Identification of a low-risk subgroup of HER-2-positive breast cancer by the 70-gene prognosis signature.

Knauer M, Cardoso F, Wesseling J, Bedard PL, Linn SC, Rutgers EJ, van 't Veer LJ - Br. J. Cancer (2010)

(A) Ten-year distant disease-free survival (left) and breast cancer-specific survival (right) according to the 70-gene signature for the 40 patients with HER-2 positive and highly endocrine-responsive tumours according to the St. Gallen criteria (>50% ER positive and >50% PR positive). Out of the 11 low-risk patients, 7 were untreated, 4 received chemotherapy and one of these patients received trastuzumab. (B) Ten-year DDFS (left) and BCSS (right) for the 21 chemotherapy-naive patients.
© Copyright Policy
Related In: Results  -  Collection

Show All Figures
getmorefigures.php?uid=PMC3008599&req=5

fig3: (A) Ten-year distant disease-free survival (left) and breast cancer-specific survival (right) according to the 70-gene signature for the 40 patients with HER-2 positive and highly endocrine-responsive tumours according to the St. Gallen criteria (>50% ER positive and >50% PR positive). Out of the 11 low-risk patients, 7 were untreated, 4 received chemotherapy and one of these patients received trastuzumab. (B) Ten-year DDFS (left) and BCSS (right) for the 21 chemotherapy-naive patients.
Mentions: An exploratory subgroup analysis was performed according to the degree of hormonal receptor expression in this group of patients with HER-2-positive disease. To explore whether expression of hormonal receptors identified a subgroup of HER-2-positive/70-gene profile low-risk tumours with a particularly favourable outcome, we separately analysed the 40 out of 168 patients (24%) with HER-2 overexpression that were highly endocrine responsive (see Kaplan–Meier curves in Figure 3A). In all, 21 out of these 40 patients did not receive adjuvant chemotherapy, shown in Figure 3B. According to the 2007 St. Gallen consensus conference, ‘highly endocrine responsive' tumours express high levels of both steroid hormone receptors in a majority of cells (Goldhirsch et al, 2007). For this analysis, IHC staining of both ER and PR in 50% or more of cells were considered ‘highly endocrine-responsive'. Within this subgroup, no distant metastases or breast cancer-specific deaths were observed in the patients with a 70-gene profile ‘good prognosis' testing result (11 out of 40; 28%). Figure 3A depicts the survival curves for the 40 highly endocrine-responsive patients and Figure 3B shows 10-year DDFS and BCSS for the 21 chemotherapy-naive patients within this subgroup.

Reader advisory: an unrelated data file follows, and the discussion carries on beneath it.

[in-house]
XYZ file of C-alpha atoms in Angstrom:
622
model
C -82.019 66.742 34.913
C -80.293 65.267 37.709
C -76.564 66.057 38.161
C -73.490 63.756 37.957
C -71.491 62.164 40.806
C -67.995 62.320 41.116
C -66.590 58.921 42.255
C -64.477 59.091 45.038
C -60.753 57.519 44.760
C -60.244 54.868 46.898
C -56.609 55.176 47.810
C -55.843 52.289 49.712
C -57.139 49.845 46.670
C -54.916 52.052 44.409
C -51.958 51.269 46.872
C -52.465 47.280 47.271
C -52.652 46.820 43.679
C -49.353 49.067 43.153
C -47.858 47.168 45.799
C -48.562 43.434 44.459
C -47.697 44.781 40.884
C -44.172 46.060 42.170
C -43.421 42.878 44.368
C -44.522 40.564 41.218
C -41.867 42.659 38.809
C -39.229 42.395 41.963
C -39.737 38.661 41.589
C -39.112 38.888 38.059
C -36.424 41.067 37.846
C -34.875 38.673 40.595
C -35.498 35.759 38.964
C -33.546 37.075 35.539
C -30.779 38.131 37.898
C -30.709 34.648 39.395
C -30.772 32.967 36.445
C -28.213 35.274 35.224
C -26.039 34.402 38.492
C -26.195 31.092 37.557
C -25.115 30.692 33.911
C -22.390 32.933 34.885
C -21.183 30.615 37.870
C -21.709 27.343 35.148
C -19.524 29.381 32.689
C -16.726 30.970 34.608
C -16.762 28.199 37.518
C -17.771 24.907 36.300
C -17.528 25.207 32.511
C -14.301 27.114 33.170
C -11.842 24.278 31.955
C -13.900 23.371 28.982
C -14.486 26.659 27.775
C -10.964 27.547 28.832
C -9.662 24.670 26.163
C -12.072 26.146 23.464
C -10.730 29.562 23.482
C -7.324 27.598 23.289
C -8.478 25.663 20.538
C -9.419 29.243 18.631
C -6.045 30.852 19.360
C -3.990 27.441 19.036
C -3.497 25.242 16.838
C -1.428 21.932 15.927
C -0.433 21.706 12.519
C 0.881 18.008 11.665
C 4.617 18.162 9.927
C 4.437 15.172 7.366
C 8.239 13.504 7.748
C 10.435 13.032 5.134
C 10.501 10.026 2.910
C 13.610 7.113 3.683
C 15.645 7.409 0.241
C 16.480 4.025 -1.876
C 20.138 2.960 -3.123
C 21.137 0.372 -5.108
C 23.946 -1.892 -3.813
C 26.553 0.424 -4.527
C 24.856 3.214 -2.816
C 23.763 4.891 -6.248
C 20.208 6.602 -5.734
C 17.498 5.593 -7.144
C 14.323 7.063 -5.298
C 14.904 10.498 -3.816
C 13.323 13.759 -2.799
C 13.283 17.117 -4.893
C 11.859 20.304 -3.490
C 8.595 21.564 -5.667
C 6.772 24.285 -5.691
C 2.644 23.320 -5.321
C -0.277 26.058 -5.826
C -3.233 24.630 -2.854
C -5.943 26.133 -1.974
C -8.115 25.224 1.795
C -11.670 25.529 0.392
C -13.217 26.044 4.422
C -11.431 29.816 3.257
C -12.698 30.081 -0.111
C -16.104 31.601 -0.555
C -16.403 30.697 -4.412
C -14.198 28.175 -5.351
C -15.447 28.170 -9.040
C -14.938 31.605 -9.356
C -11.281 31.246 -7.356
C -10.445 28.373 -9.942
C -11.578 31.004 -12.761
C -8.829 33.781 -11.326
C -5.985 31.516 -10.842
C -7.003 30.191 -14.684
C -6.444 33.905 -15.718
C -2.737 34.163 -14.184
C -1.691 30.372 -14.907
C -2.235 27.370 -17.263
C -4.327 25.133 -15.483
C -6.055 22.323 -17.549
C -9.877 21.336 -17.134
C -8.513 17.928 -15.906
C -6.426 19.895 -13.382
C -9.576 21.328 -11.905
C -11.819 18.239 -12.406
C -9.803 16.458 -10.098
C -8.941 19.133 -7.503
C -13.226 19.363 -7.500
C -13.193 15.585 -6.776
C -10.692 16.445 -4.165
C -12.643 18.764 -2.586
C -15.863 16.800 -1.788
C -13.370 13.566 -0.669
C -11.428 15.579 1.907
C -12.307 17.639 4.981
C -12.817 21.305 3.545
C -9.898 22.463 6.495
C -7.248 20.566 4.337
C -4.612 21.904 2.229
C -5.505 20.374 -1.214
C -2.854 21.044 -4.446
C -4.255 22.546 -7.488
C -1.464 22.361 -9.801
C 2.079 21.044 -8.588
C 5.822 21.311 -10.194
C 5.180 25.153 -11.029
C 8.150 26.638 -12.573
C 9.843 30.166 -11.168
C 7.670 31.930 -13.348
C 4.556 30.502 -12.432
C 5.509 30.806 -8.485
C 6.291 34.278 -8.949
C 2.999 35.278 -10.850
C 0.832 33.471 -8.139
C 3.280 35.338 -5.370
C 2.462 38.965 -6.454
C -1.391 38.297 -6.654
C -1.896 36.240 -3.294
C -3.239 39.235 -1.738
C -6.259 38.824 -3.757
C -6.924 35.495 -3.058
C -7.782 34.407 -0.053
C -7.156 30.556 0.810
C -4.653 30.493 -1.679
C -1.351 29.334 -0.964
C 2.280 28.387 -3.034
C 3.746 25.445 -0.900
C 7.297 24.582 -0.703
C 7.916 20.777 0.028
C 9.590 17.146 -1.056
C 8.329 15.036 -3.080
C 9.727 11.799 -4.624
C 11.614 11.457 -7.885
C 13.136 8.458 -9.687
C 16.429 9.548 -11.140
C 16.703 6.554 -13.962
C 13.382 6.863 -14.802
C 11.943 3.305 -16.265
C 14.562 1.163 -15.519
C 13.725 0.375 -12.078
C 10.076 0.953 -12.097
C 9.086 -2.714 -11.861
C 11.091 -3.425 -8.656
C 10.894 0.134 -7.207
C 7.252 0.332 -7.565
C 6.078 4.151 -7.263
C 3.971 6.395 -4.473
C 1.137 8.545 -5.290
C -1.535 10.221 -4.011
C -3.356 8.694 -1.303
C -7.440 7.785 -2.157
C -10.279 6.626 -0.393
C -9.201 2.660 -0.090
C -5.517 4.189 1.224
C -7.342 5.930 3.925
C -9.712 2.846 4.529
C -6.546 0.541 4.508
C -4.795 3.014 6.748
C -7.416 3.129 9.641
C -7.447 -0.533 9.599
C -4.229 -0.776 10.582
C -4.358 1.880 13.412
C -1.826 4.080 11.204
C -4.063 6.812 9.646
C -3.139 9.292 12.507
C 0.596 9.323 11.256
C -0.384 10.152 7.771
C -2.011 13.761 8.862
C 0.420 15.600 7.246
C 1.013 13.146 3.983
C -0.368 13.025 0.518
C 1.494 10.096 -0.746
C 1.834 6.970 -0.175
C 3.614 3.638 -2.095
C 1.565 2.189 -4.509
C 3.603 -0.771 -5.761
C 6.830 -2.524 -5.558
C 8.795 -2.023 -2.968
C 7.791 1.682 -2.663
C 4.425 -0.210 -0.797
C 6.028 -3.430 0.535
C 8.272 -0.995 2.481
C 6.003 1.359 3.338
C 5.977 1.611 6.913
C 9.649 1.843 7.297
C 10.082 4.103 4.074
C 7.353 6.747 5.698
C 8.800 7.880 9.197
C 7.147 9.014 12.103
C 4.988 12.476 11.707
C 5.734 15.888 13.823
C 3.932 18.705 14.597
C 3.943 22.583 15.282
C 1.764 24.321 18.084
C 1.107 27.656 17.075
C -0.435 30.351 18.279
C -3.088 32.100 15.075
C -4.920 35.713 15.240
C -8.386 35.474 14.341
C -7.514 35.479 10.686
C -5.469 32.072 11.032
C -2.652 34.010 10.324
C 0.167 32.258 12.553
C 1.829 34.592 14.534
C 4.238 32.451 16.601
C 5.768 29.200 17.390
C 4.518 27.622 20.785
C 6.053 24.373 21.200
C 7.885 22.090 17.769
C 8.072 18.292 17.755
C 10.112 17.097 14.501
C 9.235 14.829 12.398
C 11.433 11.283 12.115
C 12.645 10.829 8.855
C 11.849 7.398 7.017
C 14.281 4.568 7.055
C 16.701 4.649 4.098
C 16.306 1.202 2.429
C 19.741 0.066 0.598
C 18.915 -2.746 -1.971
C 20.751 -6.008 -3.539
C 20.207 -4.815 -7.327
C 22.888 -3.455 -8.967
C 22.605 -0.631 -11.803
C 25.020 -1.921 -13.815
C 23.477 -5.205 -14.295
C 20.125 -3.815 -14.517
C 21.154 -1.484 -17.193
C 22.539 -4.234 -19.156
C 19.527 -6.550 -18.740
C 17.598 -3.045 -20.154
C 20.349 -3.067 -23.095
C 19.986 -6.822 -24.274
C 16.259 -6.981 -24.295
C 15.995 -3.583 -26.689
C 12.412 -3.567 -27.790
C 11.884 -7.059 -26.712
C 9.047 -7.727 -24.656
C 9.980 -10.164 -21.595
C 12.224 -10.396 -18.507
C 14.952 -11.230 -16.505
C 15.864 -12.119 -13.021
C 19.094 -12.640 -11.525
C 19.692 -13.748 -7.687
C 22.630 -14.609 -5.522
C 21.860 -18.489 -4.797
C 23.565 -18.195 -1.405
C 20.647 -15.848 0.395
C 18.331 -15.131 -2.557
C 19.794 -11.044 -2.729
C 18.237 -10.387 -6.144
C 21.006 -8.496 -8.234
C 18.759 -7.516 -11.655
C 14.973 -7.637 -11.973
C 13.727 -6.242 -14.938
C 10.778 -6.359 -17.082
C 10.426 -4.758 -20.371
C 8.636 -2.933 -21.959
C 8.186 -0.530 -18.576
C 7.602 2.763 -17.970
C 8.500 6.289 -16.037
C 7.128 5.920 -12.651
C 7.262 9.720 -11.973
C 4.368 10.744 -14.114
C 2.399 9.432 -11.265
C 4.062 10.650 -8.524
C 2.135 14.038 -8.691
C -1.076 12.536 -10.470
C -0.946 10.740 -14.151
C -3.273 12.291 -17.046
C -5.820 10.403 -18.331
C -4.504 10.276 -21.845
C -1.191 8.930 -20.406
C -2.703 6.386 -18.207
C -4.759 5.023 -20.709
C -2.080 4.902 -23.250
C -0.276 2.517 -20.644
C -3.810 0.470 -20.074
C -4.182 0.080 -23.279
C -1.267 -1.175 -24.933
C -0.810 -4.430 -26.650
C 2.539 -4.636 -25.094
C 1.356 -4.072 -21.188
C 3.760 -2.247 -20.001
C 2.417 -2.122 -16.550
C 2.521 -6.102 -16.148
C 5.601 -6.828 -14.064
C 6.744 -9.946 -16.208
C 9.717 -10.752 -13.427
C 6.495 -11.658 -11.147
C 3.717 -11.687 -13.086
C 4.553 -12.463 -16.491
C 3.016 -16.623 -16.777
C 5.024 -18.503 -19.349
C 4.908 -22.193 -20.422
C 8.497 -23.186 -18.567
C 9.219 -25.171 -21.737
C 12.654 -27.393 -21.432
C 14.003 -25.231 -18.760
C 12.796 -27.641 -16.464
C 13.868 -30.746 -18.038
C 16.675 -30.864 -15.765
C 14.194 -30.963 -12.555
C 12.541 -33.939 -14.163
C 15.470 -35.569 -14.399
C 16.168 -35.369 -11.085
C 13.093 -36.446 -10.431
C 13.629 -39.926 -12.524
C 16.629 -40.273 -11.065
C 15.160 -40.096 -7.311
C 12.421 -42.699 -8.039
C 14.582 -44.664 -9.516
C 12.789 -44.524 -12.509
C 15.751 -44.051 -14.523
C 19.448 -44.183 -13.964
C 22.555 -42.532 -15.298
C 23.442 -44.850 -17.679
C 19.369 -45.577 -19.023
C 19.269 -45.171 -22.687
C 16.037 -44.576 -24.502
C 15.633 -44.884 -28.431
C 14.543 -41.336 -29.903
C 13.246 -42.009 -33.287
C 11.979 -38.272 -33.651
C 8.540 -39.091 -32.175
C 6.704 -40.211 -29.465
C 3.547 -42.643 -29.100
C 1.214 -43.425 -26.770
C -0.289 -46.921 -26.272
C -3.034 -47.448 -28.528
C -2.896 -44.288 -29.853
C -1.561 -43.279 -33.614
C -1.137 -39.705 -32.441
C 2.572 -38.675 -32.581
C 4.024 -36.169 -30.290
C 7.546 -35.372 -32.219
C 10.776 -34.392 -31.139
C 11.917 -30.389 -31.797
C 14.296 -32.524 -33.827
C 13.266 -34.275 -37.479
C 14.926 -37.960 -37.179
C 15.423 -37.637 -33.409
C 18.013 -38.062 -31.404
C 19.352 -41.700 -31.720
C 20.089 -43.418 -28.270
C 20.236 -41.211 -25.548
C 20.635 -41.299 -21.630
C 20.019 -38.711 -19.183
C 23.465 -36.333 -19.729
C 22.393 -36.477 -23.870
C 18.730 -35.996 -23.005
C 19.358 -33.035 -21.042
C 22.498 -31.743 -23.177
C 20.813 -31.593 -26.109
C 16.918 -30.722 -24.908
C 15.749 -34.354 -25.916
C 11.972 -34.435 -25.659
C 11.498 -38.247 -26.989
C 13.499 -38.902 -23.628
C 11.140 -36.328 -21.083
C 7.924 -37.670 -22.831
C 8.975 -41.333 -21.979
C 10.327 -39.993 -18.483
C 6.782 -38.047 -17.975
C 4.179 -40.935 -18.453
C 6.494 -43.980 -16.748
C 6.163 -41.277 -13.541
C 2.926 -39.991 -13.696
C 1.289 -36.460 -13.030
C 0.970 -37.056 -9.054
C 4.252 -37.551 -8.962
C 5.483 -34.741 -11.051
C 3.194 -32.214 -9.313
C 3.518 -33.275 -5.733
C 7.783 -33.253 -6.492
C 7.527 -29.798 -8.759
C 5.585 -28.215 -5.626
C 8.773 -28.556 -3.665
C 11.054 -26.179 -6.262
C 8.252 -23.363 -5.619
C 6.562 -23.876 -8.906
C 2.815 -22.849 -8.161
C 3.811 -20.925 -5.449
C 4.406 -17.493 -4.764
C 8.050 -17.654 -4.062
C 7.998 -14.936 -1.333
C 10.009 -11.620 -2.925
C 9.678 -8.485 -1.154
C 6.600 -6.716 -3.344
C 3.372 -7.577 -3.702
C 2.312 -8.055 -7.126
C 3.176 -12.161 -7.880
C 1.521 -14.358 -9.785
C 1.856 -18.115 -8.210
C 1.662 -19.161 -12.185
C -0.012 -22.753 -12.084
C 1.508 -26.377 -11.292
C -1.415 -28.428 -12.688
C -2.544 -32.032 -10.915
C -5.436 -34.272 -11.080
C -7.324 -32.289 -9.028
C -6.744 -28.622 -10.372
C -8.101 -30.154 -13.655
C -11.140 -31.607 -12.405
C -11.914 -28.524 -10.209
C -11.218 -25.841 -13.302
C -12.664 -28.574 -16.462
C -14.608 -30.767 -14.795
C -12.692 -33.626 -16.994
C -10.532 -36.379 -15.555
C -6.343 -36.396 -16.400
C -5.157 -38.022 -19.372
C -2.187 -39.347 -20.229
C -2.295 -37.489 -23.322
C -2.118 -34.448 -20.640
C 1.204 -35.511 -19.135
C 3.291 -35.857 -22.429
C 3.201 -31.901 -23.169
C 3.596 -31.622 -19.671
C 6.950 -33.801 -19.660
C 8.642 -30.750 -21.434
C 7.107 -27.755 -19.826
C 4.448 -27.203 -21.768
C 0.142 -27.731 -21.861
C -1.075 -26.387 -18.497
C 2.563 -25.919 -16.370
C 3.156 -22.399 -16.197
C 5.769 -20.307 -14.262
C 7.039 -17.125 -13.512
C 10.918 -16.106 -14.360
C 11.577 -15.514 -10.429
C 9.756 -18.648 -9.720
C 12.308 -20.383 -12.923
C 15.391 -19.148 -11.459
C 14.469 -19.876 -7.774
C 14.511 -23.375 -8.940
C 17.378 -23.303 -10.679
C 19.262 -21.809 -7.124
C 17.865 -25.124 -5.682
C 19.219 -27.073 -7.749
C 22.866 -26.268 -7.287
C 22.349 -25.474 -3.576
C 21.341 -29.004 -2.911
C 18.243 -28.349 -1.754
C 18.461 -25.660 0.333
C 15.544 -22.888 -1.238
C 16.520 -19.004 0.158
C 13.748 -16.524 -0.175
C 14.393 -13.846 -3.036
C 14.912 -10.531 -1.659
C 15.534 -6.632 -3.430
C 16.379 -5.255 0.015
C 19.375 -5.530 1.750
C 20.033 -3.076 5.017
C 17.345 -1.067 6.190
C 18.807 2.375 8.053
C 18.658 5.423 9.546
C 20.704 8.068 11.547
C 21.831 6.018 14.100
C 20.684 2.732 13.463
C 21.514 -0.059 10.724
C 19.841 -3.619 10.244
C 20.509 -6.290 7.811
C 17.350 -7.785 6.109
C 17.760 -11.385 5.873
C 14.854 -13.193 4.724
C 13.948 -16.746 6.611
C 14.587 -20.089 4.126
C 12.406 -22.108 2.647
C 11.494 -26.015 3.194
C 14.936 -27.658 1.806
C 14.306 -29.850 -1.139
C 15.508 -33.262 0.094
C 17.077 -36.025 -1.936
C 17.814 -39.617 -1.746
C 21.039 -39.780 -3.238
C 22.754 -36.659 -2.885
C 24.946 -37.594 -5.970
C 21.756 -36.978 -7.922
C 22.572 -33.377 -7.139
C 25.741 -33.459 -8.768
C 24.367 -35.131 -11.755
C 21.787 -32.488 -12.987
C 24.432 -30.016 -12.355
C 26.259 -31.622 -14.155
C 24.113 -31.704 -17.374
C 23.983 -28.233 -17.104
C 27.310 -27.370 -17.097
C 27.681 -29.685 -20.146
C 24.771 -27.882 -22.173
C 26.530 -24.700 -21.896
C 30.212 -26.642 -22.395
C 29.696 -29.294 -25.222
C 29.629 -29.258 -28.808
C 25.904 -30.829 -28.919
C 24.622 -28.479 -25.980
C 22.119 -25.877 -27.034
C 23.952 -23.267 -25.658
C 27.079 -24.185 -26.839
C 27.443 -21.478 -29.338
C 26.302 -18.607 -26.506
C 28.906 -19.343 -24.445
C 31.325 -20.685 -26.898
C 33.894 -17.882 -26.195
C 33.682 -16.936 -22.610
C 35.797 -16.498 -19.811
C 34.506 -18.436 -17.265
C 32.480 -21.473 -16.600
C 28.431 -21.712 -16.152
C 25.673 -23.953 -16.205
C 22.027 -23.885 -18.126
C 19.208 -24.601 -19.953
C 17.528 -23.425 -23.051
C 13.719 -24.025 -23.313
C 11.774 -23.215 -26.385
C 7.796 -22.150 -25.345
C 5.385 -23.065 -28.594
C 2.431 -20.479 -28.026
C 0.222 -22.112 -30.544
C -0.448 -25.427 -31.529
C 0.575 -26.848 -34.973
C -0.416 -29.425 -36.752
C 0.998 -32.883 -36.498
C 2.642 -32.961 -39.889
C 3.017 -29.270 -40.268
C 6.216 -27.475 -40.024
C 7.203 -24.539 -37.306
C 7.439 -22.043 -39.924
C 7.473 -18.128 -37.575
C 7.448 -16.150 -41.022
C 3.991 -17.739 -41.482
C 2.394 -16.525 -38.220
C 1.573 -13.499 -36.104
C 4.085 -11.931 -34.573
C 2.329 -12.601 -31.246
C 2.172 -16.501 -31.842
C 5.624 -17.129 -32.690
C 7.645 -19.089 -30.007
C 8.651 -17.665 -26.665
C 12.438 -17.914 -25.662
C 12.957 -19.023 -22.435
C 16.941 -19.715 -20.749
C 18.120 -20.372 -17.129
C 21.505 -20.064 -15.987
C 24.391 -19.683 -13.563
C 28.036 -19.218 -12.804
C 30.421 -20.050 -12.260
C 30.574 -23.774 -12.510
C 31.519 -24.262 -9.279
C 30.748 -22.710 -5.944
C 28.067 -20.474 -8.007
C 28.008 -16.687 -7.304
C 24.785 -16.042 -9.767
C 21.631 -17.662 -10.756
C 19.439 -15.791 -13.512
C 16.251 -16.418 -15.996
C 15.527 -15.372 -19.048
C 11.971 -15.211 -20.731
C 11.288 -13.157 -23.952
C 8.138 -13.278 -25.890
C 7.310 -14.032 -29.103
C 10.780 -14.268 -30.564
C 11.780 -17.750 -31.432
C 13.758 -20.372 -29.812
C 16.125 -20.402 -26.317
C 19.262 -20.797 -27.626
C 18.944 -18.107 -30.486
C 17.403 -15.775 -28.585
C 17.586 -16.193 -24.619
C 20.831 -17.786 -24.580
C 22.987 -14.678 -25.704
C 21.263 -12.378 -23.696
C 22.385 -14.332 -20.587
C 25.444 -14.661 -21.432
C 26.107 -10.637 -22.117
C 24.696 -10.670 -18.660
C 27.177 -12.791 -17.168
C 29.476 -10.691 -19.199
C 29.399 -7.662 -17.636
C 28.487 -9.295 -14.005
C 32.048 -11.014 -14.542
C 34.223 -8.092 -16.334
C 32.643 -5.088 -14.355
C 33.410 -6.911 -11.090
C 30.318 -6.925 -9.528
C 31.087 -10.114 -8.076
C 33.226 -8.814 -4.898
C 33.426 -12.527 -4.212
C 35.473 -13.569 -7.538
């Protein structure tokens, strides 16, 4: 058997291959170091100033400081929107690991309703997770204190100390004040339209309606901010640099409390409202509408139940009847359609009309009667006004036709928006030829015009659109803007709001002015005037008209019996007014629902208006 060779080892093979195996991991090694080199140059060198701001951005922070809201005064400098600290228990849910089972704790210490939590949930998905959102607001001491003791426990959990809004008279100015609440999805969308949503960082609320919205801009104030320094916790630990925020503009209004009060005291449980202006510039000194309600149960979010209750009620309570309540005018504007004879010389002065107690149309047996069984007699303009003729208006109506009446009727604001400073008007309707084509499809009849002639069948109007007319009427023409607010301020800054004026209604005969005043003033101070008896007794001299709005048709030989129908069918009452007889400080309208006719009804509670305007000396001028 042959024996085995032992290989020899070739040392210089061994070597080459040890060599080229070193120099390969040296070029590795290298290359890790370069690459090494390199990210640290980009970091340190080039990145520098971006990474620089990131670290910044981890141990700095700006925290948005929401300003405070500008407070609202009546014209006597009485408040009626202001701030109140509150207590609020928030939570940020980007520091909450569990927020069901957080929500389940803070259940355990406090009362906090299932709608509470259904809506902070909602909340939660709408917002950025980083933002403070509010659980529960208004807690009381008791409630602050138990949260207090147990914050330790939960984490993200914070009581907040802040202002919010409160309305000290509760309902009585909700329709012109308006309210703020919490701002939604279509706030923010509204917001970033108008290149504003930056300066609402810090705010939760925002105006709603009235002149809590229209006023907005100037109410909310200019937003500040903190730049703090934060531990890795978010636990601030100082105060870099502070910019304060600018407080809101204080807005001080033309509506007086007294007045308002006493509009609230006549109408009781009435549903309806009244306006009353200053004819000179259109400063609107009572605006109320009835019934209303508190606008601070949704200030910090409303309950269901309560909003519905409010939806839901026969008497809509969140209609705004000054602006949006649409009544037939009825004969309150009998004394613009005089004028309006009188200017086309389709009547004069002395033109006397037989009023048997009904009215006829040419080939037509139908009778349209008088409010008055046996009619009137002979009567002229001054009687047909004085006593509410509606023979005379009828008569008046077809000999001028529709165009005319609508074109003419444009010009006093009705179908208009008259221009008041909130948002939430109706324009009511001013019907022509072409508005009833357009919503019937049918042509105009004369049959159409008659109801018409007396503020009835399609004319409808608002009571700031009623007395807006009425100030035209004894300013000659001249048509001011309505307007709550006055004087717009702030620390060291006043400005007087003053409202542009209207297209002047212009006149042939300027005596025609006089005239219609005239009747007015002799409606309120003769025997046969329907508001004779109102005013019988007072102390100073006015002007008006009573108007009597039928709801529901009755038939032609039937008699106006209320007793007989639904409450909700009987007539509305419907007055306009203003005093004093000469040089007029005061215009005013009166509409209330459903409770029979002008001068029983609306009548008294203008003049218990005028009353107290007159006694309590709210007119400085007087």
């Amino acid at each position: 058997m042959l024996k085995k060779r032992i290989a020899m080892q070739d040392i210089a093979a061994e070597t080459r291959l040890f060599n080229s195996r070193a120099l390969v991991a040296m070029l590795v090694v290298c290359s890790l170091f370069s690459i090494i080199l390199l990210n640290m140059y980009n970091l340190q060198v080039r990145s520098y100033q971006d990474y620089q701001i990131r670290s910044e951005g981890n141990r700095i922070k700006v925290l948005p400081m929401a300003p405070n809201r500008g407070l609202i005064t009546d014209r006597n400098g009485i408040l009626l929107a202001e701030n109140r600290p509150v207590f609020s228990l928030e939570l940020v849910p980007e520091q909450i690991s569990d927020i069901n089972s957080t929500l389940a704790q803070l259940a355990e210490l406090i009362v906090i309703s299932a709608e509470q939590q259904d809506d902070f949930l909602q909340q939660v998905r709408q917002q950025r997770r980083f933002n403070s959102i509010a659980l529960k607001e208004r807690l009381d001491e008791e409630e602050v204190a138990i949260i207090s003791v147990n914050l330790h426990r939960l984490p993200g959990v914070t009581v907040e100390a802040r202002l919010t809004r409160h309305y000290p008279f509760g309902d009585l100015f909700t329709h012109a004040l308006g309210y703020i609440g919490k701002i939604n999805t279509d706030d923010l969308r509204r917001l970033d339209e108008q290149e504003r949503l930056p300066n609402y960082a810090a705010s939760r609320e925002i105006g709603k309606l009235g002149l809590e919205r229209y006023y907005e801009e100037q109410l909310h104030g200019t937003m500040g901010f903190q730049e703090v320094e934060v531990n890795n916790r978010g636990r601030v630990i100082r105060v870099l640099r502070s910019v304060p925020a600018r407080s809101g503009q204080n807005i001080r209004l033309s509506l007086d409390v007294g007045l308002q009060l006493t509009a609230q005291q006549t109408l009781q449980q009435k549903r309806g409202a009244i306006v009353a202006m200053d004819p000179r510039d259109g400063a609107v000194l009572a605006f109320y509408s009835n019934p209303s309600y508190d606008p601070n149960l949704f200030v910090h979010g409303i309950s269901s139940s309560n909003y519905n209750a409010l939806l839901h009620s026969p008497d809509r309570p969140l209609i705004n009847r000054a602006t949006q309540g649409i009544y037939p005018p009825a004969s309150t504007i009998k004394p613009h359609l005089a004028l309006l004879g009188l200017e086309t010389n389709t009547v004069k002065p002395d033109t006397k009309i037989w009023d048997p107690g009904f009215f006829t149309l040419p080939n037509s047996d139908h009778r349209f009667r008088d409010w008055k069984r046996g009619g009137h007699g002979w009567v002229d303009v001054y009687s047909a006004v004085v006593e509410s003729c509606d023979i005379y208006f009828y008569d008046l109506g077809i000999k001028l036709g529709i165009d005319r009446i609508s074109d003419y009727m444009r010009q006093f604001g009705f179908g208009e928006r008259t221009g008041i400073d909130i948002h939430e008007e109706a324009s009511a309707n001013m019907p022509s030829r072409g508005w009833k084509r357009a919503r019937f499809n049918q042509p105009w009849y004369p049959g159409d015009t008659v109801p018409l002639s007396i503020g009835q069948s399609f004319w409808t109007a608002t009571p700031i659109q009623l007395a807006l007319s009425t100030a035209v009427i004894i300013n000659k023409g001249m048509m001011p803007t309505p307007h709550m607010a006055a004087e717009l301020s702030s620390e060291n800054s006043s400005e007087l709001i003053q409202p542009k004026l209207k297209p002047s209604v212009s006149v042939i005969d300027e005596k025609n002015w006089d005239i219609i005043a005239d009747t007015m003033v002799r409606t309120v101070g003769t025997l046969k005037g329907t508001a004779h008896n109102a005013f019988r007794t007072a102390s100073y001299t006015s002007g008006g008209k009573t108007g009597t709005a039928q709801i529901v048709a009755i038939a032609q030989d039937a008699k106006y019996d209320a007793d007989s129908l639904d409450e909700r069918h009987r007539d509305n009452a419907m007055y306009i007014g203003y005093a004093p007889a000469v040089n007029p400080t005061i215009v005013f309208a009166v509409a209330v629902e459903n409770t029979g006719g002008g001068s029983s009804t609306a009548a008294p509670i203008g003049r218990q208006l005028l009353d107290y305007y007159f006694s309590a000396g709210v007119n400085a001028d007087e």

Bottom Line: However, the majority of patients does not recur and might thus be overtreated with adjuvant systemic therapy.We investigated whether the 70-gene MammaPrint signature identifies HER-2-positive patients with favourable outcome. in all, 168 T1-3, N0-1, HER-2-positive patients were identified from a pooled database, classified by the 70-gene signature as good or poor prognosis, and correlated with long-term outcome.The 70-gene signature classified 20 (22%) patients as good prognosis, with 10-year distant disease-free survival (DDFS) of 84%, compared with 69 (78%) poor prognosis patients with 10-year DDFS of 55%.

View Article: PubMed Central - PubMed

Affiliation: Division of Diagnostic Oncology, The Netherlands Cancer Institute/Antoni van Leeuwenhoek Hospital, Plesmanlaan 121, Amsterdam NL-1066CX, The Netherlands.

Show MeSH
Related in: MedlinePlus